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Getting it wrong - Yet another arbitration clause fails the test

21/07/2014

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United Kingdom

If the parties are from different countries the dispute resolution clause in a Shareholders Agreement will often say that disputes under the Agreement are to be referred to arbitration.

Shareholders Agreements usually contain a dispute resolution clause, and particularly if the parties are from different countries that clause will often say that disputes under the Agreement are to be referred to arbitration. If an arbitration clause is not valid, under English law there will be no obligation to arbitrate because there is no valid agreement in writing to arbitrate as required by section 6(1) Arbitration Act 1996 ("the Act"). This means that a dispute between the parties needs to be resolved by litigation, often by the courts of a country which the parties had deliberately tried to avoid when they thought they had agreed in their contract to arbitrate somewhere else, usually somewhere neutral. There is also the added difficulty that, unlike arbitration Awards, the judgments of many courts are not recognised or enforced overseas in which case a successful claimant in court proceedings may never make any actual recoveries against the judgment debtor.

Time and again the English court has been asked to interpret and enforce an arbitration clause in an agreement only to decide that clause is not valid. The reasons for this are varied, but they usually all arise because the wording of the arbitration clause itself is either unclear, or contradictory.  

Kruppa v Benedetti [2014] EWHC 1887, is a dispute under a Shareholders Agreement where Mr Kruppa started English court proceedings for breaches of that Agreement which his fellow shareholders Mr Benedetti and Mr des Pallieres tried to stop on the basis they had agreed to arbitrate instead. The English Commercial Court was asked to enforce this clause:

"Law of England and Wales. In the event of any dispute between the parties pursuant to this Agreement, the parties will endeavour to first resolve the matter through Swiss arbitration. Should such a resolution not be forthcoming the courts of England shall have non exclusive jurisdiction."

In line with previous cases, the Judge concluded that clause was invalid because it was not a clear agreement to refer disputes to arbitration as required by the Act, refused to uphold it, and allowed Mr Kruppa's litigation to continue. The Judge said there were two problems with this clause:

1. There was no agreement to refer a dispute to arbitration. Instead, there was simply a non-binding obligation on the parties to "endeavour" to resolve through "Swiss arbitration", but there was no indication of agreement on key matters such as where in Switzerland that arbitration should take place, under what arbitration rules,  how many arbitrators there should be or how they should be appointed.  All of this needed to be the subject of further agreement between the parties first, and the English courts do not enforce "an agreement to agree". Put another way, if Mr Benedetti and Mr des Pallieres had required Mr Kruppa to perform his obligations under this clause and "endeavour to resolve the matter through Swiss arbitration", Mr Kruppa would not know how to do this and so would not be in breach if he did nothing.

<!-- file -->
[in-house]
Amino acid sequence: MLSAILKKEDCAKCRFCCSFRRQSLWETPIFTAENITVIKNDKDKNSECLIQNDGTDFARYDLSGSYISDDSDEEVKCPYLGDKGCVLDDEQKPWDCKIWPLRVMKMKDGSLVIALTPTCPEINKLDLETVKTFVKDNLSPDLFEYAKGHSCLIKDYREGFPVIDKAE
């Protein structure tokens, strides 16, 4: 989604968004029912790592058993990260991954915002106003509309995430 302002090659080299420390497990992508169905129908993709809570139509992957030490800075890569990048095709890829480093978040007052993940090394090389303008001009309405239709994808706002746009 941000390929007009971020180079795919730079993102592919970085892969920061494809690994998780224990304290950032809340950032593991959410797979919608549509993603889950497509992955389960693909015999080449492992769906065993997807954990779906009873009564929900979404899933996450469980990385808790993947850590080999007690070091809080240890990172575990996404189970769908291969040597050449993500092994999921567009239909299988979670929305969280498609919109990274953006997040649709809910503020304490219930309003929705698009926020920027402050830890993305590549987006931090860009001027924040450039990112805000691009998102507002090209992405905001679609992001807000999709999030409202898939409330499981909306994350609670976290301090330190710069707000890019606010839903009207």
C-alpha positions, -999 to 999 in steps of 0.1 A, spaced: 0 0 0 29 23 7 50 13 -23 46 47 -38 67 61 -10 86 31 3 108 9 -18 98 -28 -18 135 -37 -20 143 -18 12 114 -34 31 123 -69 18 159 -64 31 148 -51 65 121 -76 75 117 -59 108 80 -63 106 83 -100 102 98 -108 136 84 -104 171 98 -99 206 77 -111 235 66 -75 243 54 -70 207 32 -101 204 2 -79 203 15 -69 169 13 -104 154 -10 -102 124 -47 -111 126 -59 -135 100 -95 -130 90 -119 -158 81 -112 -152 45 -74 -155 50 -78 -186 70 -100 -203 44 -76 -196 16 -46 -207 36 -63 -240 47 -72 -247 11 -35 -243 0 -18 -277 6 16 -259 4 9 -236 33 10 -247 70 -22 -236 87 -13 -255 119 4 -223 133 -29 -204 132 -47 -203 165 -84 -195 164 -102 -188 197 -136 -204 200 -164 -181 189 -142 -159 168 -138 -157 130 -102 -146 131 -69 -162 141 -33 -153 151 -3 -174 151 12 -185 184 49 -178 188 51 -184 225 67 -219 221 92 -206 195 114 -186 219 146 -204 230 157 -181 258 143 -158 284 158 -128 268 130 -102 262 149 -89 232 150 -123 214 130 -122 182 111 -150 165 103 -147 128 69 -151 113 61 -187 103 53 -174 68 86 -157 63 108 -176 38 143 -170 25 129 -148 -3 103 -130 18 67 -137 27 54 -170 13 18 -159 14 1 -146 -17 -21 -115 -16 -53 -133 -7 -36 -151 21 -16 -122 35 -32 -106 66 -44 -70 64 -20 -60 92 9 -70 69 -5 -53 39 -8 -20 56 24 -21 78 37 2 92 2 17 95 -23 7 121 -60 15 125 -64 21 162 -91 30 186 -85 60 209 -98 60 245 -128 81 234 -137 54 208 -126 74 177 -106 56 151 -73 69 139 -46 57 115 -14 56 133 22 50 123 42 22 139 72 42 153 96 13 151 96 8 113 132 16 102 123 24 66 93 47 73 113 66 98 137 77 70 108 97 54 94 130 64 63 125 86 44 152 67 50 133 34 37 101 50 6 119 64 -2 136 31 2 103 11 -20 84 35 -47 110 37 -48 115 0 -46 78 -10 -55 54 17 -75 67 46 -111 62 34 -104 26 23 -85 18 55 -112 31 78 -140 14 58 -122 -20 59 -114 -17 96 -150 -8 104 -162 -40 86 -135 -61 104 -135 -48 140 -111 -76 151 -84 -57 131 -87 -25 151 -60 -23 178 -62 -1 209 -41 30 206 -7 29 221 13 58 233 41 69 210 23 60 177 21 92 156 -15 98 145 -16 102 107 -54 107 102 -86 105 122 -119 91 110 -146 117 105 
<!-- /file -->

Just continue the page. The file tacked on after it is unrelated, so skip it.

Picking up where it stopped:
2. The parties seemed to anticipate a two stage process – first, an attempt to arbitrate and secondly, "should a resolution not be forthcoming", litigation. It was not logically possible to have one binding dispute resolution stage (arbitration), followed by another binding dispute resolution stage (litigation).    

As a result, Mr Kruppa's English court proceedings were allowed to continue. 

Key points from this case are these:

  • The arbitration agreement will be interpreted by the English court in accordance with the law which governs it, usually the law of the contract, here English law. So if the parties in this case had chosen a law other than English law, the result might have been different.

  • Each arbitration clause is interpreted with the objective of establishing what the parties intended to agree (if anything).

  • The value of previous court decisions can be of little use as a result of the Court's general approach that parties do not expect there to be detailed argument, with reference to previous cases, about the precise meaning of particular phrases. Instead, the approach taken  is "robust" and "literal", giving full effect to the parties' presumed intention of having a single dispute resolution process.

  • When establishing what the parties intended to agree, the court will try to give effect to all the words in the clause, and will give those words their usual meaning where there may be indications elsewhere in the contract as to what those words are intended to mean.

The English court tries hard to uphold and enforce agreements to arbitrate, and has a "pro arbitration" history, trying to reconcile conflicting provisions in favour of arbitration but this was a case too far. A valid and effective arbitration clause in an international agreement is one of its most important provisions. It probably took less than 5 minutes (and almost no cost) to draft and agree the arbitration clause in this case, but a significant amount of time (and huge cost - including Swiss law expert evidence about how, and where, a "Swiss arbitration" would take place) to work out that, actually, this one meant nothing.  

Simon Moore frequently drafts and enforces arbitration clauses in international agreements.